Last night, I was putting my daughter, who is 20 months, to bed. She has ‘The Mamas’, as I call them, so that’s our normal. I put my daughter to bed and, when he’s home, my husband puts my son to bed. My daughter has been struggling with bedtime. She wants more time in the rocking chair to talk. Or more water. Or more cuddling as we stand near her crib. Or she wants me to get in her crib, which makes us both laugh, but she keeps asking, keeps pulling my head over it’s edge and toward the mattress. And when I put her in her bed and go to leave the room she cries. Hard. When this struggle started a few weeks ago the crying was heavy-duty and I went back in her room to comfort her some. The thing is, the struggle just continued.
So one week ago I heard my own voice, speaking with clients, in my head. “Keep your bedtime routine simple, loving, and brief.” And then, “At some point you have to decide when you’ve done enough and trust that your child is safe, clean, and well loved and say goodnight.” Instead of spending more time in the rocking chair, giving one more kiss, hug, and singing another song, I started taking my own advice and simplified our routine back to it’s original form. I started telling myself, “you’ve done enough,” and I started really saying goodnight.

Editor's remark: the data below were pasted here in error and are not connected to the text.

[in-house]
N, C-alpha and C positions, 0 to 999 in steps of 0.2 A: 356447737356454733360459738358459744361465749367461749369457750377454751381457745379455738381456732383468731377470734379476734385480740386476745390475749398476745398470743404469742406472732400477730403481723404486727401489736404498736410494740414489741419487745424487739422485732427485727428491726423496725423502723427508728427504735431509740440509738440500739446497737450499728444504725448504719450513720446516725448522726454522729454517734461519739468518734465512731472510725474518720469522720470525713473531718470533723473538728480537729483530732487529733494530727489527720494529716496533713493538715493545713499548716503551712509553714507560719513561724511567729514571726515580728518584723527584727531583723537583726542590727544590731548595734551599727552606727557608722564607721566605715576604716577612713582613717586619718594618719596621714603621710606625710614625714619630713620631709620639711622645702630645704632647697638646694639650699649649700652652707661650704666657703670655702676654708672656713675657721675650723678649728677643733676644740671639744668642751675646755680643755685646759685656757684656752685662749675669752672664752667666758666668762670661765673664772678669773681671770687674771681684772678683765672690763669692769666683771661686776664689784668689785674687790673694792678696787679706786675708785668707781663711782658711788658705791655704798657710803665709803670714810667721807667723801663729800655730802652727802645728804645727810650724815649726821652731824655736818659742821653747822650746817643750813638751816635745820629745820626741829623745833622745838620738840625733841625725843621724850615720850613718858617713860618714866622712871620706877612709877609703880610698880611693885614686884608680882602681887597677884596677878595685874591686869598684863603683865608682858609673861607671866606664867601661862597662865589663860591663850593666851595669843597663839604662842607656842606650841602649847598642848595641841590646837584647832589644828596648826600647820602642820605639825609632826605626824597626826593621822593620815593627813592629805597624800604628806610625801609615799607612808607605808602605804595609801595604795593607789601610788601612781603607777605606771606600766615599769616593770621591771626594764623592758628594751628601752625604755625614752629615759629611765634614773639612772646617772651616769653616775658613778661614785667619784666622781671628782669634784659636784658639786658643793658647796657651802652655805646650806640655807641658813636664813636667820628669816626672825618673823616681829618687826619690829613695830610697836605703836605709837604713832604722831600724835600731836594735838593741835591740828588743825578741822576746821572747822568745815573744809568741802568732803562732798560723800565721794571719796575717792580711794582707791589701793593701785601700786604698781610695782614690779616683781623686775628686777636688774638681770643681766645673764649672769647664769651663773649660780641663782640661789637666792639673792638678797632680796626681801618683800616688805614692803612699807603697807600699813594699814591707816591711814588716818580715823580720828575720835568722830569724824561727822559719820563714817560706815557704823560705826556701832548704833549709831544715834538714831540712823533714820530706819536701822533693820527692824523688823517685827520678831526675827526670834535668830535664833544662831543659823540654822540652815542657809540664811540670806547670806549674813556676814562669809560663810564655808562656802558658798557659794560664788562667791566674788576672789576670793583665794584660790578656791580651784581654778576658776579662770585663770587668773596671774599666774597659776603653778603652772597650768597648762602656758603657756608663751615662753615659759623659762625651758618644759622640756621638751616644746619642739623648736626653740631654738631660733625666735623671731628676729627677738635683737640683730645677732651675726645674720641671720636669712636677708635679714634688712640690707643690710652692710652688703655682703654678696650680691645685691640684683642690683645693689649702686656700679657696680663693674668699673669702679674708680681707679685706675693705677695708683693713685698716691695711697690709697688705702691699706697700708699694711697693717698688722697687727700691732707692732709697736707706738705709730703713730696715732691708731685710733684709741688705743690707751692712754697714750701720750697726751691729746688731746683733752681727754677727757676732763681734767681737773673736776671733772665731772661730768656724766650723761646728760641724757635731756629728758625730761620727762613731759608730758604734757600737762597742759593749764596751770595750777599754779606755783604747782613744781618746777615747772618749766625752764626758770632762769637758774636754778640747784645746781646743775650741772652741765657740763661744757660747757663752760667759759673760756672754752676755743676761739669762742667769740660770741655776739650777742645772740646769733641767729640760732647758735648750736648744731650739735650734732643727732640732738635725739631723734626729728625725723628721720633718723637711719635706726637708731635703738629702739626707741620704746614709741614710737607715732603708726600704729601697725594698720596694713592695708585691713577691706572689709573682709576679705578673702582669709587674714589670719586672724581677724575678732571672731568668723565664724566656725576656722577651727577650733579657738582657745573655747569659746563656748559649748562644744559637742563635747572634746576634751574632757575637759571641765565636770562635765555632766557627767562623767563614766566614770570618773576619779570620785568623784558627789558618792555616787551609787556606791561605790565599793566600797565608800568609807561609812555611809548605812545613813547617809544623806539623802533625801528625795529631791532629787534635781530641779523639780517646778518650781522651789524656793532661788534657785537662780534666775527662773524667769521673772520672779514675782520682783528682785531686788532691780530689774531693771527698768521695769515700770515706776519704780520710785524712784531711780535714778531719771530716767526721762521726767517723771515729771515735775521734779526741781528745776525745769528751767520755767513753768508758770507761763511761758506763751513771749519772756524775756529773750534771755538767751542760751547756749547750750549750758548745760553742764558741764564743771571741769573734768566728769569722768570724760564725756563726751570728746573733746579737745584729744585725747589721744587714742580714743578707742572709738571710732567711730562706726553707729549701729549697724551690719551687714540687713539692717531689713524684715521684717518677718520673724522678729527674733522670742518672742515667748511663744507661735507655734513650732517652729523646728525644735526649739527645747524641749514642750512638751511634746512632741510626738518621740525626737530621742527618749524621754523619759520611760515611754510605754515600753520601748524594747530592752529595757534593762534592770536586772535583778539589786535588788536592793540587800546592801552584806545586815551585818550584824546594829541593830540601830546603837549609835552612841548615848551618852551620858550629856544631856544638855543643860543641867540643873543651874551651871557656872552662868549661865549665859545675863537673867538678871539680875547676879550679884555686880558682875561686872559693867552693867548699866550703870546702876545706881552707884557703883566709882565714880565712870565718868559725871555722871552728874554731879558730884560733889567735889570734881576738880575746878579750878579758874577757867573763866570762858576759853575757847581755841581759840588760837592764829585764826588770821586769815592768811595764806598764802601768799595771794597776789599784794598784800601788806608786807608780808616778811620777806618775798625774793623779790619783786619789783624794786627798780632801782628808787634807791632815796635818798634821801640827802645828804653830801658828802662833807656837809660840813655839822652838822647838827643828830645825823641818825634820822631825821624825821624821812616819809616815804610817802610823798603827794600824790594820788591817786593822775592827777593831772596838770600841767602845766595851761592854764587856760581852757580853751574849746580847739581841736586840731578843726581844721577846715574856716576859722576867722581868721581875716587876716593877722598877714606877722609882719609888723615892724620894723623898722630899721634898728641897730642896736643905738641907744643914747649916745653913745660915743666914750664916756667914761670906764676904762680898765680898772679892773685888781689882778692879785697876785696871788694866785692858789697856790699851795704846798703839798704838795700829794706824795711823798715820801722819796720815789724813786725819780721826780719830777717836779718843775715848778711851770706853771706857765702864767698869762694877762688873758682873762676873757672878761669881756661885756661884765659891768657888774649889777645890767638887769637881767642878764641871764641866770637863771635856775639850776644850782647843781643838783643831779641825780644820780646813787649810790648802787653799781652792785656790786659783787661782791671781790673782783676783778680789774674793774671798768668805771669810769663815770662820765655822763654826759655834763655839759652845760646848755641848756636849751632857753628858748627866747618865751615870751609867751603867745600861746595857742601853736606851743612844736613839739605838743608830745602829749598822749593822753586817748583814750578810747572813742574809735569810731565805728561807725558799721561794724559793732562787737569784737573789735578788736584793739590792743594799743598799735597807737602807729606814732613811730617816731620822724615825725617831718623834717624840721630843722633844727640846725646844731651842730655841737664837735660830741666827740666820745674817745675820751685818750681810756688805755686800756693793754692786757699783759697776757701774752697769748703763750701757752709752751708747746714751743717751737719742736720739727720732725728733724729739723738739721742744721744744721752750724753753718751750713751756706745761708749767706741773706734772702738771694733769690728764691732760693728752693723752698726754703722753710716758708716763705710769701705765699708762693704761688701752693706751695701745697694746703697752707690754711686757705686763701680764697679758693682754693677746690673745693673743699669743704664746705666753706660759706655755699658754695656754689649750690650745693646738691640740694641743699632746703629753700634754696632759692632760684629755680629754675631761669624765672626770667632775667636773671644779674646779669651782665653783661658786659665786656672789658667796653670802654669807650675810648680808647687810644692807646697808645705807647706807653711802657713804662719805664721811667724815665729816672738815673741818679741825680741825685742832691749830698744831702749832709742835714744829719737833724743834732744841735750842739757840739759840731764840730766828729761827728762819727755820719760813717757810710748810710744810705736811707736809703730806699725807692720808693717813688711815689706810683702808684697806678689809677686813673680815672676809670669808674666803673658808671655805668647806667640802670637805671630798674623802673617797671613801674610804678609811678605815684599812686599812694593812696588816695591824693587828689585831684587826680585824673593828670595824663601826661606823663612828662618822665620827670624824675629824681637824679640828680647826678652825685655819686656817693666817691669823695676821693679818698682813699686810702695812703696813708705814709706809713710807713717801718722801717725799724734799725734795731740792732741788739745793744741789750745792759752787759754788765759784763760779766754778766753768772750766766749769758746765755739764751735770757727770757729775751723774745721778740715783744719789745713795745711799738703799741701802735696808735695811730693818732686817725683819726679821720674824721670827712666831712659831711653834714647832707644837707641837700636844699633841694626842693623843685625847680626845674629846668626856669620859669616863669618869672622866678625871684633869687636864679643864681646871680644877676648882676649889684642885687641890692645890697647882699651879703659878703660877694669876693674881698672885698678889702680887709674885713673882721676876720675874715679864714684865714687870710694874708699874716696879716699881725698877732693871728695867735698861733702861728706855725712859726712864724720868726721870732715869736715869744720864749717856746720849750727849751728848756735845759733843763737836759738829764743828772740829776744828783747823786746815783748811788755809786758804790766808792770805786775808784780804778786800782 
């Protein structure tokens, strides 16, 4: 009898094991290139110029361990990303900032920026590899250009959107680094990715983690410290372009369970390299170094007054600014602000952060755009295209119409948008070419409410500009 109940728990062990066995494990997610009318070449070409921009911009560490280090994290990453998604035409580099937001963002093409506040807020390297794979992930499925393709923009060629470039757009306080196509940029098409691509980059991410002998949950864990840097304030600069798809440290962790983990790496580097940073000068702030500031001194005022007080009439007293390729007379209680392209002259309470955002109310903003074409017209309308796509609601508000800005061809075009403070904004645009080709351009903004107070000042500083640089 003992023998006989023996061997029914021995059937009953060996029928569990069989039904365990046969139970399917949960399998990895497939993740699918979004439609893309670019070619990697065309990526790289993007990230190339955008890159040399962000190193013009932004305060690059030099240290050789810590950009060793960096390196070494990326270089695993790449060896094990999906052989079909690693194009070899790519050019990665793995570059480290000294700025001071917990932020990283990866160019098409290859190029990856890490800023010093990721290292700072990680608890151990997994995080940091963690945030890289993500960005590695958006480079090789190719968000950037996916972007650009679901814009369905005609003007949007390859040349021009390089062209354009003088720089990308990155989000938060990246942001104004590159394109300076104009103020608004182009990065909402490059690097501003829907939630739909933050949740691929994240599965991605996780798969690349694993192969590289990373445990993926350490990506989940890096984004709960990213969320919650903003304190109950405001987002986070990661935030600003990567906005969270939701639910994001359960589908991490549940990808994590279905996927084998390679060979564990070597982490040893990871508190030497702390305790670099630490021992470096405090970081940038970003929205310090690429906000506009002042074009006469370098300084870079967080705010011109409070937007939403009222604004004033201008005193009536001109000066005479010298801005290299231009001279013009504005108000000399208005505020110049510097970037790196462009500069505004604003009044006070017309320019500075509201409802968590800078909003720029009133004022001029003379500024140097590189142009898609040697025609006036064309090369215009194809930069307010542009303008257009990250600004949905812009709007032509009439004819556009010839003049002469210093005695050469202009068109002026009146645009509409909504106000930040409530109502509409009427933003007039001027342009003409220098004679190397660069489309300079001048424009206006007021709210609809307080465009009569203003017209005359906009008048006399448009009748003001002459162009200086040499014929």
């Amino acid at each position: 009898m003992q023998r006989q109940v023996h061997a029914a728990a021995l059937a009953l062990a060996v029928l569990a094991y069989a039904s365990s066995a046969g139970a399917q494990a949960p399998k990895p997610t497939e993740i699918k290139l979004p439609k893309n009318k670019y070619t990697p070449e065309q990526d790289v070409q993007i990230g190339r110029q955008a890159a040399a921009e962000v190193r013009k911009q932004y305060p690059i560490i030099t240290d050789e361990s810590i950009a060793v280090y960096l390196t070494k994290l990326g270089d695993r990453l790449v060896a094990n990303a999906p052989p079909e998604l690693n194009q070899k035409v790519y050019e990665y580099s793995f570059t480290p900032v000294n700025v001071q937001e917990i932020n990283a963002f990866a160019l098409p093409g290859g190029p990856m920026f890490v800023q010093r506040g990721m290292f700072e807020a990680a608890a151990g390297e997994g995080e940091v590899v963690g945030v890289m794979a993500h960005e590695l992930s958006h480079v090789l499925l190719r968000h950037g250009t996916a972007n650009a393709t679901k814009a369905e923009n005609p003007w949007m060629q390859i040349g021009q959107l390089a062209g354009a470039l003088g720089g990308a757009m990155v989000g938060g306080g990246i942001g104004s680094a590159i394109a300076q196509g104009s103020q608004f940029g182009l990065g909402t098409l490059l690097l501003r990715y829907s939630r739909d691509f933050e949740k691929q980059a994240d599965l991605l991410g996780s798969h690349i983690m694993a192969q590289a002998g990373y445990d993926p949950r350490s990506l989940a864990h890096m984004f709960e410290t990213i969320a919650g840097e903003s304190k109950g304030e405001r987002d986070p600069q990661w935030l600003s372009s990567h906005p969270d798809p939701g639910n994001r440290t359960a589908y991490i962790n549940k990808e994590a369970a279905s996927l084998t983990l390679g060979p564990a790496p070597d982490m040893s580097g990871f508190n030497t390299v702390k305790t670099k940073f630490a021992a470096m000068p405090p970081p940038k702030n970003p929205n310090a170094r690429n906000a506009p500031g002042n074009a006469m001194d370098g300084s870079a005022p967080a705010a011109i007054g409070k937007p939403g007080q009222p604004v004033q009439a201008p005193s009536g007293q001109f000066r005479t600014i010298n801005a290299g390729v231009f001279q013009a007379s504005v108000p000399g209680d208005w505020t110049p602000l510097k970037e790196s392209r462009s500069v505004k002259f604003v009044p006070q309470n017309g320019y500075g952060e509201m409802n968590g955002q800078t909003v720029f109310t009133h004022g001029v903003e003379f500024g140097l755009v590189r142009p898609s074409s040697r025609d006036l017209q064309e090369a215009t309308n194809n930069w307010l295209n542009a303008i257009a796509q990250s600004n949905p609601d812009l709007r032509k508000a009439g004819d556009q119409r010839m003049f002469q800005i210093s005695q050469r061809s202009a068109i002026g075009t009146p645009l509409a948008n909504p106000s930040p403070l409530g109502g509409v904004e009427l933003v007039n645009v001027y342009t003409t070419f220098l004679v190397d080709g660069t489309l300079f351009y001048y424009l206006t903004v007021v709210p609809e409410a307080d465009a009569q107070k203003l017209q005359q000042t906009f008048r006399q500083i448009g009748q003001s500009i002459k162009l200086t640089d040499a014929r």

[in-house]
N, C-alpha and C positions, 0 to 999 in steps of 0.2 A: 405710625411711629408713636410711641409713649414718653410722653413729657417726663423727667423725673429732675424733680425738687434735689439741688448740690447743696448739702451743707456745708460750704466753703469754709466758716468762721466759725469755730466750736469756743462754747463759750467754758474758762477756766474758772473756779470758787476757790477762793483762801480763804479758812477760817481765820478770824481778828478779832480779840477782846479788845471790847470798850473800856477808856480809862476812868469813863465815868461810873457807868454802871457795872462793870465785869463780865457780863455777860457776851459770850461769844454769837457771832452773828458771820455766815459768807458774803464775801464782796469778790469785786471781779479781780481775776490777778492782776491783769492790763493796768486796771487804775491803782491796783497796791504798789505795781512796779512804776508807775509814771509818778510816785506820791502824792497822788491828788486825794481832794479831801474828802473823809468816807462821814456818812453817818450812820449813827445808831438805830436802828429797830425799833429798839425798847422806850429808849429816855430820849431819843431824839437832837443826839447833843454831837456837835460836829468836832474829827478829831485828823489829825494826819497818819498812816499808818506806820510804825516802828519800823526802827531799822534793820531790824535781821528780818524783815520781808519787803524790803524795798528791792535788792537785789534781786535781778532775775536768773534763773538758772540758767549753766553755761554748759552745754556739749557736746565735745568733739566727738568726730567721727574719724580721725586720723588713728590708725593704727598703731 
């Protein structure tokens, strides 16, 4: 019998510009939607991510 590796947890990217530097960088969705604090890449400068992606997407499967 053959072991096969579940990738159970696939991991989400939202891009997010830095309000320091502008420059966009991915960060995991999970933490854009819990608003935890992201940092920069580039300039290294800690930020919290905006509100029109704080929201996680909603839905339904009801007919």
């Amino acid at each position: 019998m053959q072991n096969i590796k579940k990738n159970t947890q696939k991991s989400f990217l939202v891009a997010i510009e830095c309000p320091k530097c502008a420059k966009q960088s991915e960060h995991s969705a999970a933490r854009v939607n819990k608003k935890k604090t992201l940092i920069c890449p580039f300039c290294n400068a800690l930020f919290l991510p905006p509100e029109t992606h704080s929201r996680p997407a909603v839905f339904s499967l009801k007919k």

In the last few days I had noticed that my daughter was throwing less and less of a fit getting in her bed and that the “mama? Mama? MAma!” cries were not lasting as long. Then, last night, I went to put her in her crib and she made one feeble, giggling attempt to push me in. Then she dove from my arms toward her blankets. I said goodnight and love you and as I crossed the room to her door she simply said, “Bye”, which in her language is the ultimate sign of being ok.
No crying followed. A little chatter, but no calls for me and then just quiet. And this is what struck me: It’s so essential to trust our children’s abilities. Sometimes the best thing we can do is get out of the way and let them do it themselves.
Keep the bedtime routine simple, loving, and brief.
Trust that you’ve done enough and that your child can use the comfort you’ve given them to learn to comfort him/herself.